Objectives Secondhand smoke (SHS) has been associated with increased morbidity and mortality. Therefore, the aims of the paper are to assess SHS exposure among non-smoking adults in Malaysia attending various smoking-restricted and non-restricted public areas according to the Control of Tobacco Product Regulations (CTPR) as well as its relationship with various sociodemographic variables.
Design Data were extracted from a cross-sectional study, the Global Adults Tobacco Survey (GATS) 2011 which involved 3269 non-smokers in Malaysia. Data was obtained through face-to-face interviews using a validated pre-tested questionnaire. Factors associated with exposure to SHS were identified via multivariable analysis.
Results The study revealed that almost two-thirds of respondents were exposed to SHS in at least one public area in the past 1 month, with a significantly higher exposure among males (70.6%), those with higher educational attainment (81.4%) and higher income (quintile 1%–73.9%). Besides, the exposure to SHS was almost four times higher in non-restricted areas compared with restricted areas under the CTPR (81.9% vs 22.9). Multivariable analysis revealed that males and younger adults at non-restricted areas were more likely to be exposed to SHS while no significant associated factors of SHS exposure was observed in restricted areas.
Conclusions The study revealed the prevalence of SHS exposure was higher among Malaysian adults. Although smoke-free laws offer protection to non-smokers from exposure to SHS, enforcement activities in restricted areas should be enhanced to ensure strict public abidance. In addition, legislation of restricted areas should also be extended to greatly reduce the SHS exposure among non-smokers in Malaysia.
This is an Open Access article distributed in accordance with the Creative Commons Attribution Non Commercial (CC BY-NC 4.0) license, which permits others to distribute, remix, adapt, build upon this work non-commercially, and license their derivative works on different terms, provided the original work is properly cited and the use is non-commercial. See: http://creativecommons.org/licenses/by-nc/4.0/
Statistics from Altmetric.com
If you wish to reuse any or all of this article please use the link below which will take you to the Copyright Clearance Center’s RightsLink service. You will be able to get a quick price and instant permission to reuse the content in many different ways.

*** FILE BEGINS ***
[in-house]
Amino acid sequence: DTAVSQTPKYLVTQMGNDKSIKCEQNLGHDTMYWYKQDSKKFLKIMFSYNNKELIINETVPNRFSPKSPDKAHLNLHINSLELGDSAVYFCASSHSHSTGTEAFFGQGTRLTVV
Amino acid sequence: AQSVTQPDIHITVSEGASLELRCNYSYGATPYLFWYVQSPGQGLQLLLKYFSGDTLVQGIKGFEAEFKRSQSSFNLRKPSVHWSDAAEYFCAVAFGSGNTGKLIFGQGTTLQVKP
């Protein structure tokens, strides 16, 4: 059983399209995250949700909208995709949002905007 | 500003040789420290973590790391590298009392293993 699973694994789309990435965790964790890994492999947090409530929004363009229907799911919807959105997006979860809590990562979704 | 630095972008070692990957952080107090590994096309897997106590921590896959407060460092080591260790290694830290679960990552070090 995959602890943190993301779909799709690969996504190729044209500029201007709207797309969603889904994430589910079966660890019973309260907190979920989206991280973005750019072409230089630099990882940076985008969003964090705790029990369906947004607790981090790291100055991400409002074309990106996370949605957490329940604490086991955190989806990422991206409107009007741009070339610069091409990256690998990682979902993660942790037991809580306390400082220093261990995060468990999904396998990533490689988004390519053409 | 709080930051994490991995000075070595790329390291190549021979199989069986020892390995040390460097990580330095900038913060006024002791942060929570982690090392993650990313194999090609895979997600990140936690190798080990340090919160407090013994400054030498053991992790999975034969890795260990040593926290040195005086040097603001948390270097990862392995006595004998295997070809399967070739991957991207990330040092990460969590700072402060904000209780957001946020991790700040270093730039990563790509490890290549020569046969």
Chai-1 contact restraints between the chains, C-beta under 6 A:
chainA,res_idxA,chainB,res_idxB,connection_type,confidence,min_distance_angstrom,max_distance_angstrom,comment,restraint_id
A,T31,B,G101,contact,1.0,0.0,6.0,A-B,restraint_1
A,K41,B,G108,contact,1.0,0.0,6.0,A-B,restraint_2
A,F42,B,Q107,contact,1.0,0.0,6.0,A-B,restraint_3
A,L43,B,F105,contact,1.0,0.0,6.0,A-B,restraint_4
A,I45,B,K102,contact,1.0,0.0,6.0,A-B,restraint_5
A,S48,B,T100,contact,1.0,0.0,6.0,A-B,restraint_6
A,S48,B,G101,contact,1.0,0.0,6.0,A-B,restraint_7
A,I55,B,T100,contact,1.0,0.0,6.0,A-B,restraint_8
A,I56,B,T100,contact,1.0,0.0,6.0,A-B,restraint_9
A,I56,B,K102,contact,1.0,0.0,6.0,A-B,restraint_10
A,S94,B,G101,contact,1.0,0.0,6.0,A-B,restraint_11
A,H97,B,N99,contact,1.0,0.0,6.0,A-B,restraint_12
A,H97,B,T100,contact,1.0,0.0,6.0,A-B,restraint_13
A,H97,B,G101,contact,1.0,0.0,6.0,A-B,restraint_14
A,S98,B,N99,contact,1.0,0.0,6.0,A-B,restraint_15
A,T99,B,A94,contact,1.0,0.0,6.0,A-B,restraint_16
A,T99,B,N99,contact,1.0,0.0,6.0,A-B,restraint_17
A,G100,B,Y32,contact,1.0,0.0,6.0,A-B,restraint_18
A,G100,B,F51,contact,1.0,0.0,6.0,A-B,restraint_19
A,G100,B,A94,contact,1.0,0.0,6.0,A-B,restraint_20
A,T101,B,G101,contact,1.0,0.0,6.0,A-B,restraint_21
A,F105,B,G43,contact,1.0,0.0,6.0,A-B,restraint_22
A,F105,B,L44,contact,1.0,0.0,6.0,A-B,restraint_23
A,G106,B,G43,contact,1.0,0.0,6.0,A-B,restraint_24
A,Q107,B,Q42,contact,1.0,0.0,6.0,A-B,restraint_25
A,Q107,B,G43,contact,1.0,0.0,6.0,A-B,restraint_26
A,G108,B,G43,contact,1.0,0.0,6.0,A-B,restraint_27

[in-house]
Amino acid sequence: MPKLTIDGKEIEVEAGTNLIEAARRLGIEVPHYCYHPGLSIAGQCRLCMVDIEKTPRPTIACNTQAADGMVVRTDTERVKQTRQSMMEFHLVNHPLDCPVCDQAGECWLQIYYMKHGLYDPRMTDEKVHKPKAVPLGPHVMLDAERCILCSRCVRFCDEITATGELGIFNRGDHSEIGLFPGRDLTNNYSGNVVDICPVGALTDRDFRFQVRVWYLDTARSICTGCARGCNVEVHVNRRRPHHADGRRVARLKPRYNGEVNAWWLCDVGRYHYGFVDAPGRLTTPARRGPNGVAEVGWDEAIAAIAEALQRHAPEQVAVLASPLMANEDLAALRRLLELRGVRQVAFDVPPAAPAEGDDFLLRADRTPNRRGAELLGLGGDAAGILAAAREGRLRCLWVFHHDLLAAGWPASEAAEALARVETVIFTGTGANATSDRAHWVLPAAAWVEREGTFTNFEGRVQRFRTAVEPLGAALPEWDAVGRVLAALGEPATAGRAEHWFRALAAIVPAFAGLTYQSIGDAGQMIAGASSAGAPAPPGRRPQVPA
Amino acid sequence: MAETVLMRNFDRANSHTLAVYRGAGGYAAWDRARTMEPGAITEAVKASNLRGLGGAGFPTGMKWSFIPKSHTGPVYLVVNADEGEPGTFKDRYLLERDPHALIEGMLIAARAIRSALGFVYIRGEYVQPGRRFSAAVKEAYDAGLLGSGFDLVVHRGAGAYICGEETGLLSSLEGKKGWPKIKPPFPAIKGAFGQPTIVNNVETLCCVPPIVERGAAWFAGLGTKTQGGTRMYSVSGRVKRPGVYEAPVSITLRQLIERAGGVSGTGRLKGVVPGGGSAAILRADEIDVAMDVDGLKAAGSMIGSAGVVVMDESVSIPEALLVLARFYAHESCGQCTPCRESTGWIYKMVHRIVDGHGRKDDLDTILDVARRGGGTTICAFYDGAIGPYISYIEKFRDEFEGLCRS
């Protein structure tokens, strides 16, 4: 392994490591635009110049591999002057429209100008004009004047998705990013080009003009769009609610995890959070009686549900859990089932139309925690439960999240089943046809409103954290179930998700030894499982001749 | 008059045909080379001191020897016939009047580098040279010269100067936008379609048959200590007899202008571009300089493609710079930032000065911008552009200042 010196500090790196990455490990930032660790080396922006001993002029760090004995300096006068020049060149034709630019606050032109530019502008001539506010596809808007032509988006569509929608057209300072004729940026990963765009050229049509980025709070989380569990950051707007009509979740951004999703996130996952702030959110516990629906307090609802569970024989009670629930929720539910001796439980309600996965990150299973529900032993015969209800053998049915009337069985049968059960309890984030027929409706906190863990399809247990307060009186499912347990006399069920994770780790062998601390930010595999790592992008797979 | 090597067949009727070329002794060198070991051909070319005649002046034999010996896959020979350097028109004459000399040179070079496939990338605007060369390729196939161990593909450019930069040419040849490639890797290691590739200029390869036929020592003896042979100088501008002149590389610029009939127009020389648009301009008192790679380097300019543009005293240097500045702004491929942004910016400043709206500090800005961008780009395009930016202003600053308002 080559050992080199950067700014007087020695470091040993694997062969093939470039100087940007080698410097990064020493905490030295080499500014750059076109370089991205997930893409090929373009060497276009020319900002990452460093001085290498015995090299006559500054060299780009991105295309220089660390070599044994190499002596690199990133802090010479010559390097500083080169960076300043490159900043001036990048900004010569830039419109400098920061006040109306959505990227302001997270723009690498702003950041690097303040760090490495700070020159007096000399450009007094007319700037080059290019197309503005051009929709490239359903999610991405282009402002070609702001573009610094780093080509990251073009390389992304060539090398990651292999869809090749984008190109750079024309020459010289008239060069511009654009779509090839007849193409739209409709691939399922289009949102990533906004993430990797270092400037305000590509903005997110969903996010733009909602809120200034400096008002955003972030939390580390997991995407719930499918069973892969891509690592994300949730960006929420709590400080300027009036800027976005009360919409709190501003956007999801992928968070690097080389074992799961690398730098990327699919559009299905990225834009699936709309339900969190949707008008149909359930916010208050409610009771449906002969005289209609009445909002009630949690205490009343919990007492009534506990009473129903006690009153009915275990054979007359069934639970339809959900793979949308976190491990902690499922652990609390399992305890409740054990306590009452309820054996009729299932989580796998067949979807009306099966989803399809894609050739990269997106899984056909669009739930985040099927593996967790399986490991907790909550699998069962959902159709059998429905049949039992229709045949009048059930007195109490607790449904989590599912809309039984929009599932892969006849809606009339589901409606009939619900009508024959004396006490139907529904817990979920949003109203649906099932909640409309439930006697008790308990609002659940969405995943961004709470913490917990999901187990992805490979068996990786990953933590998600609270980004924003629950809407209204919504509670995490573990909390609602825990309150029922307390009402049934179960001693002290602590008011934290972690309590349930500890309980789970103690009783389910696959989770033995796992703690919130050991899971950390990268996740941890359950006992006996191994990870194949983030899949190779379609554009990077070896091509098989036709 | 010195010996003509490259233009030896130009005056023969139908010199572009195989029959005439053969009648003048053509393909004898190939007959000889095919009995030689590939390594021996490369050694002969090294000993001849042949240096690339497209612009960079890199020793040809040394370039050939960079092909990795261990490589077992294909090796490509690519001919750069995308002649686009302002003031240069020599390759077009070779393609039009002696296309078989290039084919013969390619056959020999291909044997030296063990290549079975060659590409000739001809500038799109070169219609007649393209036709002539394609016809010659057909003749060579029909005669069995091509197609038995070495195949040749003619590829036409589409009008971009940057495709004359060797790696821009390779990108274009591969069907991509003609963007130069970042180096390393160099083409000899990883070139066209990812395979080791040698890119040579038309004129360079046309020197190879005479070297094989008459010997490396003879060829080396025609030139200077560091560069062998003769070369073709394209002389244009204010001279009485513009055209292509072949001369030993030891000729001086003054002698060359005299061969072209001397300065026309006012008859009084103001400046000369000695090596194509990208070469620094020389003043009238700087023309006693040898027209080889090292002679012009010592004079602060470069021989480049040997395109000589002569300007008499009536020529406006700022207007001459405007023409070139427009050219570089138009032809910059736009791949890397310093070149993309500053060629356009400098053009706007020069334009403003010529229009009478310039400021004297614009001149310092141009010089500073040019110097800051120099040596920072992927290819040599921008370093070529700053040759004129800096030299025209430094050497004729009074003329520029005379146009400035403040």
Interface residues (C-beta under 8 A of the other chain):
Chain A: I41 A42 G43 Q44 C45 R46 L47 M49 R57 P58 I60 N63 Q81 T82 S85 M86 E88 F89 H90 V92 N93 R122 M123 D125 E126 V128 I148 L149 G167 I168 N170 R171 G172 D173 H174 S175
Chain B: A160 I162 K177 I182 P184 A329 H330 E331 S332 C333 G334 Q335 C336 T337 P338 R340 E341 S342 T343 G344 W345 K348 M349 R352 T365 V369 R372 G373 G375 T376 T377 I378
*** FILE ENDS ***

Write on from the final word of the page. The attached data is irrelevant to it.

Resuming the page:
Strengths and limitations of this study
The representativeness and adequacy of sample size as well as the high response rate enable generalisation of findings to the Malaysian population.
Face-to-face interview approach employed in the study will increase the quality of the data.
Under-reporting or over-reporting might occur as the period of the study was for the 1 month prior.
Only seven ‘types of public areas’ were included in the study, exposure in other restricted and non-restricted areas was not extensively investigated.
Objective measurement of exposure to SHS among non-smokers (eg, carbon monoxide in expired breath air, cotinine (a nicotine metabolite)) was not carried out.
Secondhand smoke (SHS) is composed of side stream smoke (the smoke released from the burning end of a cigarette) and exhaled mainstream smoke (the smoke exhaled by the smoker).1 There are more than 200 of these chemicals, confirmed carcinogens and respiratory toxins (eg, benzene, 1,3-butadiene, formaldehyde, mercury and hydrogen cyanide).2 Exposure to SHS could affect the health of an individual. Epidemiological studies revealed that SHS exposure causes an increased risk of lung cancer by 20% to 30%,3 heart disease by 25% to 30%,4 stroke by up to 82%5 and an increased risk of other non-fatal respiratory illnesses.4 In addition it has been shown to have adverse effects on reproduction and associated with sudden infant death syndrome (SIDS).3 4 Furthermore, SHS has also been associated with recurrent wheezing, respiratory illnesses, decreased lung function and asthma,6 7 as well as chronic respiratory symptoms among adults.8 Annually 600 000 deaths were reported globally due to exposure to the SHS.9 10